Consider your branding and imaging. Dr. Richard Norman comments on how curling lacks diversity, although the sport has been trying to revitalize for years. He states that bagpipes hanging in curling centres can be seen as “dominant whiteness” and how someone who is not Scottish or doesn’t have any European background could have no association to this symbol, thus weakening their personal association to the sport.

The Land of TRC

Five years ago, Canada’s Truth and Reconciliation Commission released 94 calls to action to build reconciliation between Canadians and Canada’s Indigenous peoples. This included 3 calls to action specifically for sport: funding for community-based and professional sport initiatives, providing education on the history of Indigenous athletes, and developing policies for cultural awareness and anti-racism training. Recently CBC hosted an online panel of experts to discuss the work that’s been done to answer those three calls to action. Their conclusion? Not enough has been done to reach those goals. How can your organization contribute to those calls?

Listen Intently

Are you prepared to listen to the concerns of your stakeholders? Undoubtedly, your stakeholders will have opinions about what should be done, and if they are stakeholders that are underrepresented in your organization, they likely have valuable feedback to provide. American athlete Gwen Berry has been stripped of winnings because of raising her fist in solidarity to Black Lives Matter at last year’s Pan Am Games. Just yesterday, the Canadian Centre for Ethics in Sport publicly opposed the International Olympic Committee’s Rule 50, a rule attempting to enforce political neutrality at Olympic Games. The CCES states that it violates the freedom of expression under the Universal Declaration of Human Rights. Are you providing a platform to allow your stakeholders to voice their concerns, or are you squelching those opportunities (and thus creating the perception that you are not, in fact, genuine in your commitment to anti-racism).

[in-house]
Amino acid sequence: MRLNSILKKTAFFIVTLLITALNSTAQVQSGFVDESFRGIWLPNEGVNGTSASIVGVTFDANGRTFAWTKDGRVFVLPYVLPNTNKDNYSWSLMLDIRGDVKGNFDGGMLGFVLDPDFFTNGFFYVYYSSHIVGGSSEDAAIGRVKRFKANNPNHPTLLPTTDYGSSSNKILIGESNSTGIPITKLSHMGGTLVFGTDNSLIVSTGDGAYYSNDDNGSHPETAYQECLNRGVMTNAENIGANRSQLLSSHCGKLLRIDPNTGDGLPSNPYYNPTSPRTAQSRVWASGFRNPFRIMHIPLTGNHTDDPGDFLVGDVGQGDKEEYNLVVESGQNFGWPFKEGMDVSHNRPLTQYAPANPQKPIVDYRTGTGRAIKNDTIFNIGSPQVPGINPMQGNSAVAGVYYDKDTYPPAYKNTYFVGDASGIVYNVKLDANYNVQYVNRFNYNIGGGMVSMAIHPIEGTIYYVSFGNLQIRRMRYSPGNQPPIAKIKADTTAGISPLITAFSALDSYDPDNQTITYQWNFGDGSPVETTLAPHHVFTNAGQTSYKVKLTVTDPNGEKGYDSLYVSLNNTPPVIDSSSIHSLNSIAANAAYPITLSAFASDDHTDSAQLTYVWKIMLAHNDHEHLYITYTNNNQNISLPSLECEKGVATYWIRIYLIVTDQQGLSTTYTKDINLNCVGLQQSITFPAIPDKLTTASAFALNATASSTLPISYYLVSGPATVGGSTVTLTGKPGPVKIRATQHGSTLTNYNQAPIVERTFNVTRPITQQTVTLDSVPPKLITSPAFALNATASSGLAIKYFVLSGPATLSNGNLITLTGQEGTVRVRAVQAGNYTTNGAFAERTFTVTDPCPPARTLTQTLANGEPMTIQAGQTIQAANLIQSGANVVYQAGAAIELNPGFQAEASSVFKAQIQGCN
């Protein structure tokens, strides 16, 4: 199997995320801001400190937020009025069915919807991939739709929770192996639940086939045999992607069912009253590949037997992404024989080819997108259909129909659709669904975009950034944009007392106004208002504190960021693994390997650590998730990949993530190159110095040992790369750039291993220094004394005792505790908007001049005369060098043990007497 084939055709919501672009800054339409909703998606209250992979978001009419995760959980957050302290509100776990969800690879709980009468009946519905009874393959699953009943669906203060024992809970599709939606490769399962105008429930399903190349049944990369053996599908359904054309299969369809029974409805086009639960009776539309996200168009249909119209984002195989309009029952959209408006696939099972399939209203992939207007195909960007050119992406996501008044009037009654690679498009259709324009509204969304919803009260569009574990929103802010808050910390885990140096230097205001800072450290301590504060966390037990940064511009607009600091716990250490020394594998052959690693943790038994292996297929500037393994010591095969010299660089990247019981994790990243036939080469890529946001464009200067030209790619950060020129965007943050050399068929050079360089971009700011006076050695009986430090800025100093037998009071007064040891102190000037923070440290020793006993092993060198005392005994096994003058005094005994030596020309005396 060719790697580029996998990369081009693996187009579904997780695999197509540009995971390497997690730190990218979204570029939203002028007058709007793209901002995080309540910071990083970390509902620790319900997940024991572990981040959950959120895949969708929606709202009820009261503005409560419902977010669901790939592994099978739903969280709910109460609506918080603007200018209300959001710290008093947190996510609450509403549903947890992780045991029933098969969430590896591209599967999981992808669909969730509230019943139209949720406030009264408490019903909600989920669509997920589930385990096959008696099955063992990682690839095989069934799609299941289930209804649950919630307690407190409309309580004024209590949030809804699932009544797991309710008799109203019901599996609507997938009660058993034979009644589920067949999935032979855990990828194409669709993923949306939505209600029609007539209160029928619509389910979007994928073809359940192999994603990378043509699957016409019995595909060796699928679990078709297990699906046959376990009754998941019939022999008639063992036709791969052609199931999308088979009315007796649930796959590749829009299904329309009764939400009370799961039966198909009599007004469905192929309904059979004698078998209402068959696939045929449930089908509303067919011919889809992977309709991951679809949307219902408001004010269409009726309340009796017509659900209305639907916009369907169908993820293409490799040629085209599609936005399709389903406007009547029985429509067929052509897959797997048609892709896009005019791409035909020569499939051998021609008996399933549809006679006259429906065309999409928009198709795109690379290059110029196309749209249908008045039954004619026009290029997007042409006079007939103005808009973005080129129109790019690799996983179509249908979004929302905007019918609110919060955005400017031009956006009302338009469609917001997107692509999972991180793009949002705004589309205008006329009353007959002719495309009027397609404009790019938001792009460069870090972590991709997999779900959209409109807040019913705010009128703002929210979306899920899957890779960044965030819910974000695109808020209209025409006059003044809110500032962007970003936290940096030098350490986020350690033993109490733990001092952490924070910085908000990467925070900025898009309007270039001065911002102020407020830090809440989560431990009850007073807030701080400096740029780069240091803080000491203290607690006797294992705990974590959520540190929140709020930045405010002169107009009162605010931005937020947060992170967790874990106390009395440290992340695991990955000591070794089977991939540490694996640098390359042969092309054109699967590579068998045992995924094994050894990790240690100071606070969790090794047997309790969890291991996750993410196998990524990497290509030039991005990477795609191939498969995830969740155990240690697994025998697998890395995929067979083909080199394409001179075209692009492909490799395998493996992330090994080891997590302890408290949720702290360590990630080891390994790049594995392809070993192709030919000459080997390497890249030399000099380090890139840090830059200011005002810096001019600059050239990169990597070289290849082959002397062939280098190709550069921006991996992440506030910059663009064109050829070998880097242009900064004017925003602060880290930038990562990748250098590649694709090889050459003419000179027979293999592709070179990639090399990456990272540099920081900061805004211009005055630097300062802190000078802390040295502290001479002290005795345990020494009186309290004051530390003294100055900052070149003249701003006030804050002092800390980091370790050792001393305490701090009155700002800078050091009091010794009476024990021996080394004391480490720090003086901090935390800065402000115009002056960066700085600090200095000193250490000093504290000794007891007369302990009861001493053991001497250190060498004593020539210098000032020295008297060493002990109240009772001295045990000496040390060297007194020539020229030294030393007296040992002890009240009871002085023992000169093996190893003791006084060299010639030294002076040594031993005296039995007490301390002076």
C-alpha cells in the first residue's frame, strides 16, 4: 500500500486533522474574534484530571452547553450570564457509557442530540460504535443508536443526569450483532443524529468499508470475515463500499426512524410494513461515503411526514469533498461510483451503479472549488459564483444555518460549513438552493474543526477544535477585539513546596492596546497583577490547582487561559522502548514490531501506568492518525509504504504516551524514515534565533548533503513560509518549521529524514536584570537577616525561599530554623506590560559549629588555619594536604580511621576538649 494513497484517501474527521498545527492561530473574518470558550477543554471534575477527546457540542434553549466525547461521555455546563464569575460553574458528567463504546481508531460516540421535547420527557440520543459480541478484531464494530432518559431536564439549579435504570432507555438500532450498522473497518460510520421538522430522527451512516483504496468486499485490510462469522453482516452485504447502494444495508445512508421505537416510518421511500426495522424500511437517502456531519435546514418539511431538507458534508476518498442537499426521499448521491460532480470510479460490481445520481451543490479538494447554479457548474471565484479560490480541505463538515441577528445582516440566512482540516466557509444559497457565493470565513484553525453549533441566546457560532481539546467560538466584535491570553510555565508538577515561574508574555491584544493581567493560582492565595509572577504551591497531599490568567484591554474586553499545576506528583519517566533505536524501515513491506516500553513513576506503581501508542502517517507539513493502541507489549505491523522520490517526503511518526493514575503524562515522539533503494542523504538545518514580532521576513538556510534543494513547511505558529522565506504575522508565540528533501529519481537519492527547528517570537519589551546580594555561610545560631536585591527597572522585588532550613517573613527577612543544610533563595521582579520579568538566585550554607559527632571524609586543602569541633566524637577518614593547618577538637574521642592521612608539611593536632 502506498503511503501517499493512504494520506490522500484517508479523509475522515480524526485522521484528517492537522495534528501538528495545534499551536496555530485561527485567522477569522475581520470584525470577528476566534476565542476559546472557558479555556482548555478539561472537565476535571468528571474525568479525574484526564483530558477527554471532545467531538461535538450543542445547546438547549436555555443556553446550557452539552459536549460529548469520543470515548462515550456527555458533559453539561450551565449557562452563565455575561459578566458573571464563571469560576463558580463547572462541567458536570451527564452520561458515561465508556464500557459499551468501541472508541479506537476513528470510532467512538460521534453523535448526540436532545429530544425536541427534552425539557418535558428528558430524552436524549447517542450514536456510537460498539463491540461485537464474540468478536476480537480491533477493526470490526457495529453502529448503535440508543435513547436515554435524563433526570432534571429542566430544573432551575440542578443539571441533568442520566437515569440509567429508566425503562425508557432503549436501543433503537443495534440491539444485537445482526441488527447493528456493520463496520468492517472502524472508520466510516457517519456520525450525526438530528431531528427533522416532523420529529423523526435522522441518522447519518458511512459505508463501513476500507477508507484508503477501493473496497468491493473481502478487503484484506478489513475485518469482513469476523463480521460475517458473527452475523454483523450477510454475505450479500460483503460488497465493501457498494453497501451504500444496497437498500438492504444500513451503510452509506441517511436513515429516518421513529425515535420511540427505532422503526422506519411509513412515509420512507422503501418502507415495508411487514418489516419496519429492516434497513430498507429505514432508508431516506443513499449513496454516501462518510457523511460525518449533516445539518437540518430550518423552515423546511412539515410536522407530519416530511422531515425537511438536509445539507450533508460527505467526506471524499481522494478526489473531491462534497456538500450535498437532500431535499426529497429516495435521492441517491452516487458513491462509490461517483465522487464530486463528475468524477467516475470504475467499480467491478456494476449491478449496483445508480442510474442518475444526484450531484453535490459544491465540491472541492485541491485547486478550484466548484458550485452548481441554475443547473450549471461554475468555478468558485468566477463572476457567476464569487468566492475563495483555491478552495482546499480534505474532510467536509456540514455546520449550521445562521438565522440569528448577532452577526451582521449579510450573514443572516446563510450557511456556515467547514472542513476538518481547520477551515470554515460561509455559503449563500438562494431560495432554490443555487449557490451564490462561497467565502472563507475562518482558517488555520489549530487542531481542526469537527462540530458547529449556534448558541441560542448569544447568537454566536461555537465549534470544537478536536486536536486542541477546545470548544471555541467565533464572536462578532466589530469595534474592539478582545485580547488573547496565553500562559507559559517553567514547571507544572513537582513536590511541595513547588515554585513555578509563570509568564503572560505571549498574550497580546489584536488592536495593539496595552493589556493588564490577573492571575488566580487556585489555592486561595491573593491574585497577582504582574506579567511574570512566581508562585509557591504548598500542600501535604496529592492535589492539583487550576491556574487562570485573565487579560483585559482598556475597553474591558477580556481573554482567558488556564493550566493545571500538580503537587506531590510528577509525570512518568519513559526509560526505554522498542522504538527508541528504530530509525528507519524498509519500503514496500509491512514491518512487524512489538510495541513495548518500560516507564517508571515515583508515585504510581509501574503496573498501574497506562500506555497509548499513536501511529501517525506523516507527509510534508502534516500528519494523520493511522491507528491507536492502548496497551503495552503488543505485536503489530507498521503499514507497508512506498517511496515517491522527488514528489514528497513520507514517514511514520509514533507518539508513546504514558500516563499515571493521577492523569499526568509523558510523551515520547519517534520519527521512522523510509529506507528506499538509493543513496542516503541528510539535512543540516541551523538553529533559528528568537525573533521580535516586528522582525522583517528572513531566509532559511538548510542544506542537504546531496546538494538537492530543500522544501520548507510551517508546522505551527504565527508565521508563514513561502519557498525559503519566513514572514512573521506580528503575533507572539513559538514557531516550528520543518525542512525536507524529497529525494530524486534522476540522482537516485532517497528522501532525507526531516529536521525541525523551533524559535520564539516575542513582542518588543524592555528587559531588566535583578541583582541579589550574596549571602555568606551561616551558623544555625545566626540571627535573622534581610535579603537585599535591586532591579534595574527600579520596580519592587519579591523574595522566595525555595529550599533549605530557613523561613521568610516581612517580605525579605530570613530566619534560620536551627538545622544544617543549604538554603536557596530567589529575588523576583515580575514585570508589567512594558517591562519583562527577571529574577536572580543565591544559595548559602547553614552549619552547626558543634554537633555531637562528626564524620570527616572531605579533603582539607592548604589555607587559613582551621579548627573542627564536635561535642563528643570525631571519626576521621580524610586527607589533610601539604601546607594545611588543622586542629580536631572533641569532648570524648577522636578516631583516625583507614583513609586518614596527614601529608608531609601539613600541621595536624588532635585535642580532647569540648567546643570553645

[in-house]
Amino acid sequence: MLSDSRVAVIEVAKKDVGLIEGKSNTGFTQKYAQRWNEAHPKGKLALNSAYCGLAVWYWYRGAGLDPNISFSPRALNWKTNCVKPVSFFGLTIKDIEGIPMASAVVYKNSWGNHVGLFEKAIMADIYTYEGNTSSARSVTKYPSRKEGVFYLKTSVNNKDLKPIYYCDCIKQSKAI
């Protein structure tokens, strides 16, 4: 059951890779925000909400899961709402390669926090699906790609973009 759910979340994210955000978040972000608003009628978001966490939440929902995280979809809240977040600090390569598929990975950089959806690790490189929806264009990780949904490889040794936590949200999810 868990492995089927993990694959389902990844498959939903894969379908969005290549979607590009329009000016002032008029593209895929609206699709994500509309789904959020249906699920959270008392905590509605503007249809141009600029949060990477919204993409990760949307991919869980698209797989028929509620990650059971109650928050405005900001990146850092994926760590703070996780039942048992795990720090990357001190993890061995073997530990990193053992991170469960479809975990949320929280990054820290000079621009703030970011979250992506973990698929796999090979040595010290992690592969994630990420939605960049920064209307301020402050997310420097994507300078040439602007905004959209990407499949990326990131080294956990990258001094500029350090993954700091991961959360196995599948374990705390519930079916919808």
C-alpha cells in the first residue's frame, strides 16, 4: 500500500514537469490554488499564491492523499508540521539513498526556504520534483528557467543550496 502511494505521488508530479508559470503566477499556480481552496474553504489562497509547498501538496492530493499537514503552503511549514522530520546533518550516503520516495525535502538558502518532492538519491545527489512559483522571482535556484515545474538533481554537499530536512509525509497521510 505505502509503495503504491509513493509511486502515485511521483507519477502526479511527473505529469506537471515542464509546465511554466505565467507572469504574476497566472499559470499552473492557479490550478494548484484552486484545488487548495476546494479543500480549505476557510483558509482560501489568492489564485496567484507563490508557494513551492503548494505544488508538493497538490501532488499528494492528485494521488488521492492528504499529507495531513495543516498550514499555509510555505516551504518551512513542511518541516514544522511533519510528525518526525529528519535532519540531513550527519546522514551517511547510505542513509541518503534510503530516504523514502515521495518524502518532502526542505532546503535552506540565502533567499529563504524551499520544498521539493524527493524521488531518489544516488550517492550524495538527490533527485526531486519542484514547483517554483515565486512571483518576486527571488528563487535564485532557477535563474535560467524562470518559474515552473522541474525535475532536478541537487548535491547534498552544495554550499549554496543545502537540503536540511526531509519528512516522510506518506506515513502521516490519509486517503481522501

We Have Work to Do

The unfortunate truth is that Canada has a dark history with racism interlaced through its foundations, and sport is no different. Sport is political. Many times, sport has been used as a vehicle to navigate the political climate of many points in history. We are all responsible to do anti-racism work and break down barriers that divide us, in order to create greater diversity and inclusion within our sport organizations.

Although I have written this commentary today, I am not an expert in this area in any way. However, I am committed to learning more about how Canadian sport has been racist throughout history, and how sport’s systems propagate systemic racism today. I am committed to anti-racism. I am available to assist your organization to do work in this area. Black Lives Matter. Indigenous Lives Matter. Let’s work together to #SparkPlayForAll.